TEQSA visits Beijing to strengthen international collaboration

October 10, 2016

On 12-14 September, 2016, TEQSA CEO Mr Anthony McClaran visited Beijing to sign Memorandums of Understanding with two Chinese quality assurance agencies called the China Service Centre for Scholarly Exchange (CSCSE) and the Higher Education Evaluation Centre (HEEC).

He also met with the China Education Association for International Exchange (CEAIE), the China Academic Degrees and Graduate Education Development Centre (CDGDC) and two universities which have partnerships with Australian providers called the School of Continuing Education, Tsinghua University and Beijing Jiaotong University.

The trip was co-ordinated in collaboration with the Australian Embassy in China. Mr McClaran said the visit was a win for Australia’s collaboration of international quality assurance.

“This was a successful visit which enabled the signing of two MoUs, the consolidation of the existing relationship with a third agency and the opening of a dialogue which may lead to an agreement with a fourth combined together with two university visits.”

“Much credit is due to the staff at the Australian Embassy who provided superb support on the itinerary, a formal dinner for the key participants and day-to-day support at all the meetings.”

“The relationships and MoUs will lead to real activities, including inter-agency discussions and collaborations, possible sharing of experts, staff and assessment events and speaking engagements at conferences. We will need to ensure regular follow-up.

“The visit of the Chinese delegation in November will give us an opportunity to reinforce these areas.”

Mr McClaran said the Chinese and embassy were generous.

“Every host was generous, from decorating tables with small Australian and Chinese flags to placing full size flags for both countries on either side of the reception desk. Refreshments were plentiful and included traditional moon cakes in honour of the impending Mid-Autumn Festival. Gifts were exchanged at every meeting”. 

      

TEQSA has now signed agreements with 11 international quality assurance agencies.

Details of trip - key meetings

1. School of Continuing Education, Tsinghua University (12 September)

Key attendees:

  • Ms Zhang Wenxue, Deputy Party Secretary
  • Mr Guo Zhao, Vice Dean
  • Six other university staff members
  • Mr Christopher Lawson, First Secretary, Australian Embassy
  • Ms Lei Xiaofeng, Senior Manager, Australian Embassy

Tsinghua is a globally outstanding university founded in 1911 the School of Continuing Education, the first such school to be approved by the Chinese Ministry of Education (MOE), has two joint programs with Australian universities:

  1. Master in Management (Specialising in Technology and Innovation) with ANU;
  2. Master of Applied Finance with Macquarie.

Both started in 2004 and the Macquarie and ANU programs have both been rated excellent by the MoE. The visit provided an opportunity to showcase their impressive internal quality assurance, with extensive use of external expertise and student feedback.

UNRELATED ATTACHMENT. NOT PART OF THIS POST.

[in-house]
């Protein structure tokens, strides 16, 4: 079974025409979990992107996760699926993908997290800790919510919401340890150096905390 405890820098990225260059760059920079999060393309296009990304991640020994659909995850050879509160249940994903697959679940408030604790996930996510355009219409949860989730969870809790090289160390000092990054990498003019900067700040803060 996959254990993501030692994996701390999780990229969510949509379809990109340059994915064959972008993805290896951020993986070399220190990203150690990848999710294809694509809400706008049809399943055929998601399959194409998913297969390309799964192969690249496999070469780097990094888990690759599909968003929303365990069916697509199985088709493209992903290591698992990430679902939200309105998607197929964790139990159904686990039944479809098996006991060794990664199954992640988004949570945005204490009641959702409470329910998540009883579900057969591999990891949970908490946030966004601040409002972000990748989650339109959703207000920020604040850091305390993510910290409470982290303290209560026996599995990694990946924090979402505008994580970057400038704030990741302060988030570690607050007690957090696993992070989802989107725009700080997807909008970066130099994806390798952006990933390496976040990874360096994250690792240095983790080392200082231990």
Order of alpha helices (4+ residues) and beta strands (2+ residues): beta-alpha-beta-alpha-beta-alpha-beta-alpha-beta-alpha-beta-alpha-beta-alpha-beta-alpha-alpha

The presentation stressed the emphasis on quality improvement, going well beyond simply meeting threshold standard. 

CEO Anthony McClaran: “I gave an overview of TEQSA’s international responsibilities, our approach to international partnerships and the commitment to this work in our Corporate Plan and revised International Strategy. I mentioned the link to the Australian Government’s National Strategy for International Education, a point reinforced by Christopher Lawson.”

2.  CEAIE (12 September)

Key attendees:

  • Mr Zong Wa, Deputy Secretary-General
  • Ms He Pei, Deputy director, Dept of Cross-Border Education Quality Assurance
  • Mr Lawson and Ms Lei

TEQSA signed an MoU with CEAIE last year and TEQSA Commissioner Nick Saunders visited in March 2015. With particular responsibility for international exchange, CEAIE has 150 member institutions, offers accreditation, and runs training for university staff.

It runs the China Annual Conference for international Education (CACIE) which attracts 500-600 overseas universities. It has partnerships with TDA and ASQA, is working closely with QAA (UK), is in membership of the CHEA International Quality Group (CIQG) in the USA, and is actively engaged in the battle against academic fraud. Mr Zong will be leading a large delegation to Australia in November and a meeting with TEQSA will be part of their program. The purpose is to help Chinese providers to understand the strength of accreditation systems that are not just top-down.

Mr Zong reconfirmed their commitment to exchanging information about providers; welcomed cooperation on applied research into matters of mutual concern; would like to work with Australia in 2017 on the QA of transnational education (they are working this year with the British Council); and would welcome TEQSA’s “technical support” in the evaluation of Chinese university programs taught in English. CEAIE has identified over 300 providers that are teaching international students in English. 28 are currently undergoing accreditation and CEAIE would like support with the next 150.

3.  Dinner at the Ambassador’s Residence (12 September)

On Monday evening Mr Justin Luckhurst, the Charge d’Affaires at the Australian Embassy, kindly hosted a dinner at the Ambassador’s residence to “celebrate strengthened Australia-China cooperation in education quality assurance”. The senior Chinese guest was Mr Fang Jun, Deputy Director-General, Department of International Cooperation and Exchanges, MoE and the Embassy were delighted to have secured his presence. Other guests included the senior representatives of the agencies included in the visit, university vice-presidents, and the Director Education marketing, British Council.